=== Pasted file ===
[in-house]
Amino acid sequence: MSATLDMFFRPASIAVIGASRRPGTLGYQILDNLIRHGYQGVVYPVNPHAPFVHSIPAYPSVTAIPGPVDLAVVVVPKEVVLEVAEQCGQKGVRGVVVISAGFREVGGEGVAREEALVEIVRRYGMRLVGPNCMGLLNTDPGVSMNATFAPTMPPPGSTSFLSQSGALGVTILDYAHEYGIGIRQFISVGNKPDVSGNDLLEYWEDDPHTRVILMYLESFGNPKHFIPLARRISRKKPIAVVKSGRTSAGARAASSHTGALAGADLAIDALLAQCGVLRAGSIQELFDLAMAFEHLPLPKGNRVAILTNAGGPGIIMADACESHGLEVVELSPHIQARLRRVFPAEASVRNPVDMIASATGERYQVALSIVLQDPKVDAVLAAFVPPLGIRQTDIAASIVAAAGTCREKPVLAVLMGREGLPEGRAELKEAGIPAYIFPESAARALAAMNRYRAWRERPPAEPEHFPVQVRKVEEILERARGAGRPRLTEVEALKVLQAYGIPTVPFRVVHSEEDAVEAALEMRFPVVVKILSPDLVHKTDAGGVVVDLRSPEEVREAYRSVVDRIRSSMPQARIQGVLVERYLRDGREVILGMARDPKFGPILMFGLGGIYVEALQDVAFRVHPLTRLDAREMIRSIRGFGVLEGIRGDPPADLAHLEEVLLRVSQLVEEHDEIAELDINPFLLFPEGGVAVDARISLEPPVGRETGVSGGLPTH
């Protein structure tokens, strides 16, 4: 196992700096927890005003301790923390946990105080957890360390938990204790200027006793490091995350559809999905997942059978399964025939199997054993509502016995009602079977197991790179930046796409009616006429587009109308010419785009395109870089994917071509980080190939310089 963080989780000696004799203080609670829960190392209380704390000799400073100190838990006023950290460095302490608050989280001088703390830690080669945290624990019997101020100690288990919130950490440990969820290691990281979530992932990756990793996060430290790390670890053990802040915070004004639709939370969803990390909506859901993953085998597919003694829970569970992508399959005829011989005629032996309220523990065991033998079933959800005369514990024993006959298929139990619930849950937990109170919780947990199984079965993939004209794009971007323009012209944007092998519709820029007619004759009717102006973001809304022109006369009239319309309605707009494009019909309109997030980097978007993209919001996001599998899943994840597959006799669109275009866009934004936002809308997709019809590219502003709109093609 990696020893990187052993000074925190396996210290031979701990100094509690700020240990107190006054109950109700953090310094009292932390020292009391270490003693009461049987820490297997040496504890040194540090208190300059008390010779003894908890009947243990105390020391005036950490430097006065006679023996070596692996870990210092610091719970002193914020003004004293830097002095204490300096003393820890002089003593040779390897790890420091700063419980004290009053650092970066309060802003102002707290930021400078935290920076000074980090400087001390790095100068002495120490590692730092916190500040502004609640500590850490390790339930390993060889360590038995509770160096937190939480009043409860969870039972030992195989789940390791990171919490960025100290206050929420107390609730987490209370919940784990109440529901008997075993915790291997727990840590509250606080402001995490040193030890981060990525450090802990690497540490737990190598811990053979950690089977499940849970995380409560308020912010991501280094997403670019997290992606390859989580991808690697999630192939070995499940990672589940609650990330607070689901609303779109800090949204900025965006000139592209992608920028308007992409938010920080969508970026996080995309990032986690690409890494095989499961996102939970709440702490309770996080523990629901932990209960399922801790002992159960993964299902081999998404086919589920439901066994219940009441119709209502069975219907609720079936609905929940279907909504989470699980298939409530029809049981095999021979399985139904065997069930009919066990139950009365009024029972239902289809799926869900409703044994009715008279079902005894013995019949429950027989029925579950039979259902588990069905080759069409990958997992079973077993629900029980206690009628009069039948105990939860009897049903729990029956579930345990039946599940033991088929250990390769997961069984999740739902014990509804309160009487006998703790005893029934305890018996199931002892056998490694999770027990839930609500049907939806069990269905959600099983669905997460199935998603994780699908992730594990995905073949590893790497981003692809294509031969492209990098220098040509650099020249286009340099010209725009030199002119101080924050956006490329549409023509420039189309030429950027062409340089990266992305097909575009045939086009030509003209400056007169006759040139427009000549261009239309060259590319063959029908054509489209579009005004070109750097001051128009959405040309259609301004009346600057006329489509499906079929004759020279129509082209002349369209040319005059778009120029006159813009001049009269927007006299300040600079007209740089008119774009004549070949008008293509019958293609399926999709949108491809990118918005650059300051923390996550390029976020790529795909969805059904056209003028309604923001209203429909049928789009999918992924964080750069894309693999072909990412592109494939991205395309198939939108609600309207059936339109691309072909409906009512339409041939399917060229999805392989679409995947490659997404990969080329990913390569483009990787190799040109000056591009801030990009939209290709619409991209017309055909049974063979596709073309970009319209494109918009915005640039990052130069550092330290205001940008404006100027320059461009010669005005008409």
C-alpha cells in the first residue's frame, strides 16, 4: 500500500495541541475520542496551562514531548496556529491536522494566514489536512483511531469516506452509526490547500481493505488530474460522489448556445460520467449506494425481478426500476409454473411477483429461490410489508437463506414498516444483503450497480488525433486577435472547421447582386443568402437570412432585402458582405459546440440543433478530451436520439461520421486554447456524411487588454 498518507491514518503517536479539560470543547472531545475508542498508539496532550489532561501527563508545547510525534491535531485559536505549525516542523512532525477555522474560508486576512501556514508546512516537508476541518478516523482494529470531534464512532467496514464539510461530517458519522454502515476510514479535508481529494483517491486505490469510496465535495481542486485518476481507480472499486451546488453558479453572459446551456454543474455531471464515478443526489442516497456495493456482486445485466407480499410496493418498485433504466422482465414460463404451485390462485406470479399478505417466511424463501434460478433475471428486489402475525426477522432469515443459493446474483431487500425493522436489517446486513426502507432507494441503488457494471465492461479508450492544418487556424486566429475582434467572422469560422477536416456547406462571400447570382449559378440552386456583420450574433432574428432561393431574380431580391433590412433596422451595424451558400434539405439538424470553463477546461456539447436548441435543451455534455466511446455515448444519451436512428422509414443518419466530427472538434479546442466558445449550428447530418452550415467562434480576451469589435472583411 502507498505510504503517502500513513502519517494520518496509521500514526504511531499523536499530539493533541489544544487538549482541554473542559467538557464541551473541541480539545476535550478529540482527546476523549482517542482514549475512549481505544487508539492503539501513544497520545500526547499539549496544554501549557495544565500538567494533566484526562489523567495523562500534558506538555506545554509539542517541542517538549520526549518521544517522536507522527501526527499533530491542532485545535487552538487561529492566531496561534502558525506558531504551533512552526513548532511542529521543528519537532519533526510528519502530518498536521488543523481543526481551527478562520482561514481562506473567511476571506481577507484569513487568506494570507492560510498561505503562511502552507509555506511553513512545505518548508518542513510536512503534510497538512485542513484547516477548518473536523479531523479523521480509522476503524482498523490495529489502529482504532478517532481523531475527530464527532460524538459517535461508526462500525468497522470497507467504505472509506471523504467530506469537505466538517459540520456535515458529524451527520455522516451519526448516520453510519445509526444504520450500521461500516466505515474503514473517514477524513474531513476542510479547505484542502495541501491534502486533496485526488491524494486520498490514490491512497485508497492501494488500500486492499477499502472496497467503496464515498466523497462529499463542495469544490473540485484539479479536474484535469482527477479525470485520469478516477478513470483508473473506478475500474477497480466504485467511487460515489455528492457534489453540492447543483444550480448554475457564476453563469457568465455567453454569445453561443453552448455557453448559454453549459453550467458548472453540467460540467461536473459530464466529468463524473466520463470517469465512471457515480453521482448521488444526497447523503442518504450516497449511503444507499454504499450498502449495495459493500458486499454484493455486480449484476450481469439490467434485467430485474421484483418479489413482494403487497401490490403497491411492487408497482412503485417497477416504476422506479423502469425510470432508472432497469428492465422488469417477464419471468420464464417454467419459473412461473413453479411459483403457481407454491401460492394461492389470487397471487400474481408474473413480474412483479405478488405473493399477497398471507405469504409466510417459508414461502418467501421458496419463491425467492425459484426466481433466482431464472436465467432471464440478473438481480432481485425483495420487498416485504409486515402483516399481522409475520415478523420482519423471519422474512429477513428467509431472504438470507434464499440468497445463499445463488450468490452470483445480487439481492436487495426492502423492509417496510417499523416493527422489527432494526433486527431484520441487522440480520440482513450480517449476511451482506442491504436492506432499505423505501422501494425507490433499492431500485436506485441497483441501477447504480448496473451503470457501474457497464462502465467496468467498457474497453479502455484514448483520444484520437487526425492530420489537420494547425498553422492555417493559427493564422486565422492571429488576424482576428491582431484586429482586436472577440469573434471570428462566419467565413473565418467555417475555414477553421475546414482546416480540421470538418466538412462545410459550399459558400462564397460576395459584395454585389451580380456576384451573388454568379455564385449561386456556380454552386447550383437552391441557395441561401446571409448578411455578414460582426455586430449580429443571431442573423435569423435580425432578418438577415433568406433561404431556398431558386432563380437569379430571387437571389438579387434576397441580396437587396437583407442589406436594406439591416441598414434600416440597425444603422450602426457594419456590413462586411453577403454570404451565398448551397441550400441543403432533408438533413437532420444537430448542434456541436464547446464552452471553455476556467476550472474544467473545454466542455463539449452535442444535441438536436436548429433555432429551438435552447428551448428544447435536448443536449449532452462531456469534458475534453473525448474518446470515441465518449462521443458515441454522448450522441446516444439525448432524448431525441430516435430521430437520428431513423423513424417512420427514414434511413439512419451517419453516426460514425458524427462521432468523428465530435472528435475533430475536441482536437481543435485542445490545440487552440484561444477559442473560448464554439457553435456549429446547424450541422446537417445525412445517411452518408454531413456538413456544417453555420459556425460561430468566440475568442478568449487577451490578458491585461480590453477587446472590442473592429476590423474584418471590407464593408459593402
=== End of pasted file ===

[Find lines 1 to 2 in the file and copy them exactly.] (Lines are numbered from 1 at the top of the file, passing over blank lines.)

[in-house]
Amino acid sequence: MSATLDMFFRPASIAVIGASRRPGTLGYQILDNLIRHGYQGVVYPVNPHAPFVHSIPAYPSVTAIPGPVDLAVVVVPKEVVLEVAEQCGQKGVRGVVVISAGFREVGGEGVAREEALVEIVRRYGMRLVGPNCMGLLNTDPGVSMNATFAPTMPPPGSTSFLSQSGALGVTILDYAHEYGIGIRQFISVGNKPDVSGNDLLEYWEDDPHTRVILMYLESFGNPKHFIPLARRISRKKPIAVVKSGRTSAGARAASSHTGALAGADLAIDALLAQCGVLRAGSIQELFDLAMAFEHLPLPKGNRVAILTNAGGPGIIMADACESHGLEVVELSPHIQARLRRVFPAEASVRNPVDMIASATGERYQVALSIVLQDPKVDAVLAAFVPPLGIRQTDIAASIVAAAGTCREKPVLAVLMGREGLPEGRAELKEAGIPAYIFPESAARALAAMNRYRAWRERPPAEPEHFPVQVRKVEEILERARGAGRPRLTEVEALKVLQAYGIPTVPFRVVHSEEDAVEAALEMRFPVVVKILSPDLVHKTDAGGVVVDLRSPEEVREAYRSVVDRIRSSMPQARIQGVLVERYLRDGREVILGMARDPKFGPILMFGLGGIYVEALQDVAFRVHPLTRLDAREMIRSIRGFGVLEGIRGDPPADLAHLEEVLLRVSQLVEEHDEIAELDINPFLLFPEGGVAVDARISLEPPVGRETGVSGGLPTH